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Hot Compost Bins

The Best Hot Composters and How They Work

By Daniel Woodley at DIY Gardening

Home composting has become popular in recent years, and during the Covid-19 lockdowns, many of us have been spending time in our gardens, so if you’re thinking about getting started, go for it!

There are many benefits to composting:

  • Great for the environment as less kitchen waste goes to landfill or recycling centres.
  • Fun and educational for children.
  • It doesn’t take up much space in the garden – most composters are smaller than a wheelie bin.
  • Free compost and fewer trips to the garden centre.
  • Less plastic packaging waste, you might be surprised at how many bags of compost the average gardener buys.

But what about hot composting?

What is it?

How does it differ from regular composting, and do the results live up to the claims?

My name is Daniel Woodley, and welcome to my guide to the best hot composters and how to get the most from them.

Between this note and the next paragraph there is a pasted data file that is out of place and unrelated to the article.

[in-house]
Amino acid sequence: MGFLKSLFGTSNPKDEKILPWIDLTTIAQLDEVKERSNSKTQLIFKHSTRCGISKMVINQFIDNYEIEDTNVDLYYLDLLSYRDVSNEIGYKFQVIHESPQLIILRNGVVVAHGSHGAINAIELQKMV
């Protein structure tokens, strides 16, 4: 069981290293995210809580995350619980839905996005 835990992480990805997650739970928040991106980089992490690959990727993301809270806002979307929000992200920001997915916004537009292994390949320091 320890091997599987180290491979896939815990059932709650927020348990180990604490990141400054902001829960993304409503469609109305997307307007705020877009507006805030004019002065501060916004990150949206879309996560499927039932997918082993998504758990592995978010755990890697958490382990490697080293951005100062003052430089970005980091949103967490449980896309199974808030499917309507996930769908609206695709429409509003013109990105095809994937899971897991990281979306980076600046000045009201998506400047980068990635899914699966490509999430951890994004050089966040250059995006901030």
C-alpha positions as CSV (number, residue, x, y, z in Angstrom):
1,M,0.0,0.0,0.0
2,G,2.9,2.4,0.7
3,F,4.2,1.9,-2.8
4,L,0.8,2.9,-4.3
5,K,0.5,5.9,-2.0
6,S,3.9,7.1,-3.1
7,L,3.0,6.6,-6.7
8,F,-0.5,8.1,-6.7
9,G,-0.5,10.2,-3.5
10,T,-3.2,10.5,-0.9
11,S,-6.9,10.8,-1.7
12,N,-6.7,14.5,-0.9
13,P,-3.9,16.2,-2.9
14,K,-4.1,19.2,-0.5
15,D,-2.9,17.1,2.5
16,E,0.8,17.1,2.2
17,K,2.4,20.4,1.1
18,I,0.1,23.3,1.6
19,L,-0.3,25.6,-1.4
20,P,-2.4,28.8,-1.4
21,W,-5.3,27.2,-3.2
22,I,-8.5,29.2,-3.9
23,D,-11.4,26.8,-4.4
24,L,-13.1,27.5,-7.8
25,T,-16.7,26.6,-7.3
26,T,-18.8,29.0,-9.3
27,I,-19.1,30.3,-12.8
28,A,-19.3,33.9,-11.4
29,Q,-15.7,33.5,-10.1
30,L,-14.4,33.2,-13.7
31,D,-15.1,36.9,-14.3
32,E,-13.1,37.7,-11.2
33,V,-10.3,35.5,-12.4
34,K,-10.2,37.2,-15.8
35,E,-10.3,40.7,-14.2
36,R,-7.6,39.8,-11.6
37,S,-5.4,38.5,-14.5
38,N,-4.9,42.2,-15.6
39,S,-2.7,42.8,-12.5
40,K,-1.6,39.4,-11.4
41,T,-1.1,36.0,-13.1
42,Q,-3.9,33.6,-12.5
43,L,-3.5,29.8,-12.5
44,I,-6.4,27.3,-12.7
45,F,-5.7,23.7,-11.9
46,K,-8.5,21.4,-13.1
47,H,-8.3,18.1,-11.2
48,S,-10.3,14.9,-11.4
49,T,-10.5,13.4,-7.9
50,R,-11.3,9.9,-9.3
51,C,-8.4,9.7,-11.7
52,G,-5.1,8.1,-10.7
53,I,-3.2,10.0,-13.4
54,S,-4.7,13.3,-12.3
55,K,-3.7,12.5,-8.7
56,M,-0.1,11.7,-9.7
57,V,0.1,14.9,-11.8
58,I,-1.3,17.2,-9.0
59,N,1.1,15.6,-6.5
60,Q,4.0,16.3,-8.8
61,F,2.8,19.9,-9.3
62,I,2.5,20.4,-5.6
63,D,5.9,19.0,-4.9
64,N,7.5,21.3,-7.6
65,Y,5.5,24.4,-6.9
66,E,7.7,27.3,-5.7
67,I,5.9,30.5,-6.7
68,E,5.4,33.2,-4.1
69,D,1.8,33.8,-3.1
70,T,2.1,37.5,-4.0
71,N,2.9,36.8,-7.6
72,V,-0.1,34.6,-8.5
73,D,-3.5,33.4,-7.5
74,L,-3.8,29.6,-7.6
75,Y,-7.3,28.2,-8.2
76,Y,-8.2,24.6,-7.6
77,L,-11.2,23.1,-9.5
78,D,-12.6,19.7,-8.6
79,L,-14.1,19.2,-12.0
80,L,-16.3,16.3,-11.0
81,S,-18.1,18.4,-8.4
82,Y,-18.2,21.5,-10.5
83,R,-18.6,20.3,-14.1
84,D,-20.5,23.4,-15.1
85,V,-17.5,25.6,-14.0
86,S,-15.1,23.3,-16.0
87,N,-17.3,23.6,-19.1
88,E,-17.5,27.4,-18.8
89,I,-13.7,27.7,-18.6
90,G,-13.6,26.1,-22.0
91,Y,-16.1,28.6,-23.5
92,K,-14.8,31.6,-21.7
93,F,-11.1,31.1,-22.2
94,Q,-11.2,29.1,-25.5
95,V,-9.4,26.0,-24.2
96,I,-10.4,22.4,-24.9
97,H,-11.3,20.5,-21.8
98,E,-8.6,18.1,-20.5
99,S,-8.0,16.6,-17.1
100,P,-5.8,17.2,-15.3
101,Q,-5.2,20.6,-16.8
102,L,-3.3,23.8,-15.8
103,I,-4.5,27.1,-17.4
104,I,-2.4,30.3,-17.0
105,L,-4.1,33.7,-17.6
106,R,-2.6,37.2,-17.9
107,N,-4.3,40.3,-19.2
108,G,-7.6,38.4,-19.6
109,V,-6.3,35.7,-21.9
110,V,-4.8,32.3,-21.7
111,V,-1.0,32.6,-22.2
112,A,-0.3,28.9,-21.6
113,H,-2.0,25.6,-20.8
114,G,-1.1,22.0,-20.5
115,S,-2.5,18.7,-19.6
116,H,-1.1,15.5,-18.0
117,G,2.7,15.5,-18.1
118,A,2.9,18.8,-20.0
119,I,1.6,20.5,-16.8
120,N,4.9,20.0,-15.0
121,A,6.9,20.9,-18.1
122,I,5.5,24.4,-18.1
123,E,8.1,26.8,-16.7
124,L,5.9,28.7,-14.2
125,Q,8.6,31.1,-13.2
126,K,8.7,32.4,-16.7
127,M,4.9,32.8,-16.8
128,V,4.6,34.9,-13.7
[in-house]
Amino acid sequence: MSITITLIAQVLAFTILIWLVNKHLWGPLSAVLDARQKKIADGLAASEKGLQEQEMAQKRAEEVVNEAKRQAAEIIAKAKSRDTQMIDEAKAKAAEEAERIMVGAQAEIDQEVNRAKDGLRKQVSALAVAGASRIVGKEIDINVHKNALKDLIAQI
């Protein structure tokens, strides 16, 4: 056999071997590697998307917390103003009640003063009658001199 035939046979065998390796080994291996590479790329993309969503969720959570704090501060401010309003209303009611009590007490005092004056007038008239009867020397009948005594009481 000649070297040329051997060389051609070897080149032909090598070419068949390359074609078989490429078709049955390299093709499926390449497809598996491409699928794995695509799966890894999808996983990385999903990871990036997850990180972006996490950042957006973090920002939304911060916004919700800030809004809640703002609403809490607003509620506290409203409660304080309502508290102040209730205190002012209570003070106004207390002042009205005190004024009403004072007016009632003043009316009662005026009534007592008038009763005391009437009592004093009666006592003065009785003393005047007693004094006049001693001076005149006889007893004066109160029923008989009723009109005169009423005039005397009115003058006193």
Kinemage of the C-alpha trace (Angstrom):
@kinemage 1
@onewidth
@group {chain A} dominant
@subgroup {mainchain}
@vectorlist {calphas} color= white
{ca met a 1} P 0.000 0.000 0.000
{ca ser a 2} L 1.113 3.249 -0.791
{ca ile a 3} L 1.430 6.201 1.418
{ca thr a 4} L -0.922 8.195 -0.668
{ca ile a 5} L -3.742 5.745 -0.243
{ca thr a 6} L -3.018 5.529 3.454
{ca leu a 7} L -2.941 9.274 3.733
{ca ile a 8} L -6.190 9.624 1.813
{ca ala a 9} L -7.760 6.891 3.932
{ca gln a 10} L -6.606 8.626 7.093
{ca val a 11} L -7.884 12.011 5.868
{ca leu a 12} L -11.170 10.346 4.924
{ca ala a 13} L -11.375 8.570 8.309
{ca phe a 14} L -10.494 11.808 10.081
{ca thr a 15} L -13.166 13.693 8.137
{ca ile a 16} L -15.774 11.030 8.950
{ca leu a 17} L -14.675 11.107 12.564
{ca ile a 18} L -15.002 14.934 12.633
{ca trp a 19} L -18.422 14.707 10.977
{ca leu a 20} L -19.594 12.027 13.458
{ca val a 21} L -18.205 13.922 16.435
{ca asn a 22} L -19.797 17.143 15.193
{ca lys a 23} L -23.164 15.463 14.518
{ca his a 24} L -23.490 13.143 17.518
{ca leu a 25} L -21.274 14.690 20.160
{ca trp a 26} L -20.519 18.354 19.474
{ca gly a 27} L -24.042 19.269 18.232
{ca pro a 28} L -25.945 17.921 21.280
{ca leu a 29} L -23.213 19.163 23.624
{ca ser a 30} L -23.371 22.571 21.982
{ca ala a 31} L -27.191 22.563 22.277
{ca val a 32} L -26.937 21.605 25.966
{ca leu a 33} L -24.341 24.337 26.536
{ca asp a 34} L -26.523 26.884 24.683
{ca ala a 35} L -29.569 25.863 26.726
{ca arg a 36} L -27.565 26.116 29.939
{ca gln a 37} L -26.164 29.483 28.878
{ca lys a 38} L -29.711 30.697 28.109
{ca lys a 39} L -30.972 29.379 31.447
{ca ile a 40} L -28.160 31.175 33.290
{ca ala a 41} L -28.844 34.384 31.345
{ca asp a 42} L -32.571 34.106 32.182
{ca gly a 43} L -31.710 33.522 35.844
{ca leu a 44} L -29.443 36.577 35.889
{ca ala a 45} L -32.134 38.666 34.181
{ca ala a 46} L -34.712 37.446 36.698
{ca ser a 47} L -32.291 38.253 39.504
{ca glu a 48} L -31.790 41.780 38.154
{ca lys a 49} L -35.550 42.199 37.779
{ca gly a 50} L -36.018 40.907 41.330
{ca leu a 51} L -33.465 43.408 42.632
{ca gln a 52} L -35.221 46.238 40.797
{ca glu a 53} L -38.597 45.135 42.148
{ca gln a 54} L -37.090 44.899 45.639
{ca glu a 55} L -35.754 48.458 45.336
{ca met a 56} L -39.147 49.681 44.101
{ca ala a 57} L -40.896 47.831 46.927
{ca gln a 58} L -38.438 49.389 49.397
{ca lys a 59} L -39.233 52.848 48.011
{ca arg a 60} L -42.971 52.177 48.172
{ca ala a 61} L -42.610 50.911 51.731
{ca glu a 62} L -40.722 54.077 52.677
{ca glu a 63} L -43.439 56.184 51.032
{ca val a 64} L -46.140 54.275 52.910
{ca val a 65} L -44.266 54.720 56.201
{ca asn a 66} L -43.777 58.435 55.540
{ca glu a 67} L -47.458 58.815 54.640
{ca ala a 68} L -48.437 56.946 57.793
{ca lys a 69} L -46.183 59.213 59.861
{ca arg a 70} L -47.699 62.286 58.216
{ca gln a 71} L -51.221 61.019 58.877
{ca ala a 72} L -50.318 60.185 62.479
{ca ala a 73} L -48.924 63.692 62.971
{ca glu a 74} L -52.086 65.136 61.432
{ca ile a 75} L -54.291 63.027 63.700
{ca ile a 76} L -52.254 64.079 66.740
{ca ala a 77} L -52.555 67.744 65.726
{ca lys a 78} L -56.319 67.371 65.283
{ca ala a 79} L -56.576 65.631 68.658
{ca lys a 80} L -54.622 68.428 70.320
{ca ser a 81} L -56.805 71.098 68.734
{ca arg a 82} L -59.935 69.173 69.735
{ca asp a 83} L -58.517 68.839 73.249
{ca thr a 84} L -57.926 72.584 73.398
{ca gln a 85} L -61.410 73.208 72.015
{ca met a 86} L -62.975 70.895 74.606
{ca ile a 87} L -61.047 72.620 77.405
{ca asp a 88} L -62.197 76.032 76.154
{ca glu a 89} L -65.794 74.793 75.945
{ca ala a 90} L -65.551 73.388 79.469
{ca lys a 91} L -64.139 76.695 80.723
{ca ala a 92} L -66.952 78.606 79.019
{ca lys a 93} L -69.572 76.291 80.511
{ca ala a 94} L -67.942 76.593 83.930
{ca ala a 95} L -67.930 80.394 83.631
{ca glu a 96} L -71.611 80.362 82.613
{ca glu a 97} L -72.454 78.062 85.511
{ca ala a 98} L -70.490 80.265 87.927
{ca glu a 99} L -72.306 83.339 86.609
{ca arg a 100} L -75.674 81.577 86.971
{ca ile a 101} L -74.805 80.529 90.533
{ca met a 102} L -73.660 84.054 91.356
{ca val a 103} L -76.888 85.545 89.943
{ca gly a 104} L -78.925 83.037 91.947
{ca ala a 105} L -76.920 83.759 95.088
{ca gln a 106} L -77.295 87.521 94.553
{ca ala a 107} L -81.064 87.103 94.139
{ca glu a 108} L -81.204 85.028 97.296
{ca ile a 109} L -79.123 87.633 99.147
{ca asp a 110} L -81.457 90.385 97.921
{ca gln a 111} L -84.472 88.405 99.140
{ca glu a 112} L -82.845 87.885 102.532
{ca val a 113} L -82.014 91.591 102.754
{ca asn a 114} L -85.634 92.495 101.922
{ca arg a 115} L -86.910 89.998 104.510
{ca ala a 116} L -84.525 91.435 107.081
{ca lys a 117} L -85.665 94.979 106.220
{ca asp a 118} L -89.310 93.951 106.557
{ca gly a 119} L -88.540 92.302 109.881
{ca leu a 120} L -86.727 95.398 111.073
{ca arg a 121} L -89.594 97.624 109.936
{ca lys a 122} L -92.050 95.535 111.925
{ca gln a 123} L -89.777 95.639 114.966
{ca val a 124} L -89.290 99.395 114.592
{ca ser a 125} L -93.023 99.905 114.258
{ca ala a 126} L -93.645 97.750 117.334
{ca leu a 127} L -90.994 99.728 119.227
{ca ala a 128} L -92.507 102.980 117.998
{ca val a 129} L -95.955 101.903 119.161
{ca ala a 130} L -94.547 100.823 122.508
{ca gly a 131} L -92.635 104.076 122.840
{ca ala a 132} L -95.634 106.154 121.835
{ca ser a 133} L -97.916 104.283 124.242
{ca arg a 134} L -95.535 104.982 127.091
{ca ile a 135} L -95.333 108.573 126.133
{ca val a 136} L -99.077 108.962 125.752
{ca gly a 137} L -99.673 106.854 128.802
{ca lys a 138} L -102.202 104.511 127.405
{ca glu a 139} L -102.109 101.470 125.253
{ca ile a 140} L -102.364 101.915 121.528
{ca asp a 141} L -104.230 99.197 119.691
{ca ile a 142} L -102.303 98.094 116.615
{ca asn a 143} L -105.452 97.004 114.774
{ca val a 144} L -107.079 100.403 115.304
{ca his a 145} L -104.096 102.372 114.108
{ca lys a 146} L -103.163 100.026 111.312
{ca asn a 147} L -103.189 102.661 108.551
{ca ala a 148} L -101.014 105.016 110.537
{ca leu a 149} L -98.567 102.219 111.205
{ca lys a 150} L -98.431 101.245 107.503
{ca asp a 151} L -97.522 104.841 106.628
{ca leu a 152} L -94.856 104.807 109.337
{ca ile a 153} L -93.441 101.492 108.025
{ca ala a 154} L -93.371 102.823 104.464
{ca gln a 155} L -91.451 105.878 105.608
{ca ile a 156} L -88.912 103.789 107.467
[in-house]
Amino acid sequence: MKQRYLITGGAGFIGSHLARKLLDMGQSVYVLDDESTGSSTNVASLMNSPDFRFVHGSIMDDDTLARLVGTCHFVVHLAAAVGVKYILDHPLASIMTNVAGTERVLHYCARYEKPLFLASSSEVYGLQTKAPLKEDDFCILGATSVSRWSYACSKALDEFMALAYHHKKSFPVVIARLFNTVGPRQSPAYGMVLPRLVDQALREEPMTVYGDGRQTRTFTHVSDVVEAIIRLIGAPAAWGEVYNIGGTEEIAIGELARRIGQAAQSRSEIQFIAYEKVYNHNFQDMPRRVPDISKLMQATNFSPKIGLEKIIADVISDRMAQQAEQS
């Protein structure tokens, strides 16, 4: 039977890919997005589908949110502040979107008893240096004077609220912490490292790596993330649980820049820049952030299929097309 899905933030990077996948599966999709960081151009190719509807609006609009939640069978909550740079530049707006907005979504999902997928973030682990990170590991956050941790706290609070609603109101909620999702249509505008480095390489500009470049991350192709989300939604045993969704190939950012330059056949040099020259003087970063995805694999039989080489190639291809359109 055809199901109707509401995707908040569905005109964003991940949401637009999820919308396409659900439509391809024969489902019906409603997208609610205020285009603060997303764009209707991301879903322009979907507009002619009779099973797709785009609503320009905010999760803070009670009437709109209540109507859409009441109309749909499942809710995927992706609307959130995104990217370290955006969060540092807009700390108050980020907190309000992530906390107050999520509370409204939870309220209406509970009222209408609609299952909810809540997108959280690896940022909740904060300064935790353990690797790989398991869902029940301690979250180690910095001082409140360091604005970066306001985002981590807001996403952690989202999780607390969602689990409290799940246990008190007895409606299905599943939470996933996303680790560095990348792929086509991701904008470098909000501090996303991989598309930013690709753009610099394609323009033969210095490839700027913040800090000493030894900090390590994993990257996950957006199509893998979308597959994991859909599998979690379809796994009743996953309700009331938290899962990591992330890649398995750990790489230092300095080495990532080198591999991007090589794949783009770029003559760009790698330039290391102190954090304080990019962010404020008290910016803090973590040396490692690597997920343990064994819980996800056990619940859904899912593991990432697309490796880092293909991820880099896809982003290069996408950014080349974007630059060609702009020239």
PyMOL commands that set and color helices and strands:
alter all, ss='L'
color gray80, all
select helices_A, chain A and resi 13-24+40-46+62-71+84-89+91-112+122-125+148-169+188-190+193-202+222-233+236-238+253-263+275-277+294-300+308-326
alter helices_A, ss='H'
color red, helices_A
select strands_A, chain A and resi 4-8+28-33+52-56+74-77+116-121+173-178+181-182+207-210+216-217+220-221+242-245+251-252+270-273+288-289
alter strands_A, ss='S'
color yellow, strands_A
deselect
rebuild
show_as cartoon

Daniel Woodley

Daniel Woodley

Do Hot Composters Work? 

Before I go into how a hot composter works and how it compares to a regular composter, check out the short video below from a small local group called “Norfolk Master Composters”, you can find them on Facebook here.

As you can see from the footage, this hot composter produced good quality compost at the first attempt, and the owner started this pile in January, which is a cold month. 

I would expect the hot composter to deliver results much quicker during warmer months (more about that later).

The bin shown in the video is a HotBin which you can find here.

Comparing a Hot Composter to a Regular Compost Bin 

To put it simply, a compost heap, pile or bin that is warm will produce compost much faster than a cold composter or open heap.

You can expect a hot composter to produce usable compost in 30-90 days, depending on how hot the bin is and what you put into it.

According to the RHS, a regular garden compost pile takes between 6 months and 2 years, while a larger council-run compost heap takes up to 1 year.

Hot composters are designed to hold in the warmth created by the decomposing matter, while an open pile or regular compost bin loses this heat much quicker.

Pros

  • Fast turnaround time. The Berkley Method to hot composting can produce results in 18 days.
  • Less space needed as you can empty the composter more frequently.
  • Sterilisation – the heat kills off pathogens and weeds, which is a common problem with many cold composters.
  • It’s fun. You can control the decay rate by adding fish and bone fertiliser (speeds it up) or sawdust (slows it down).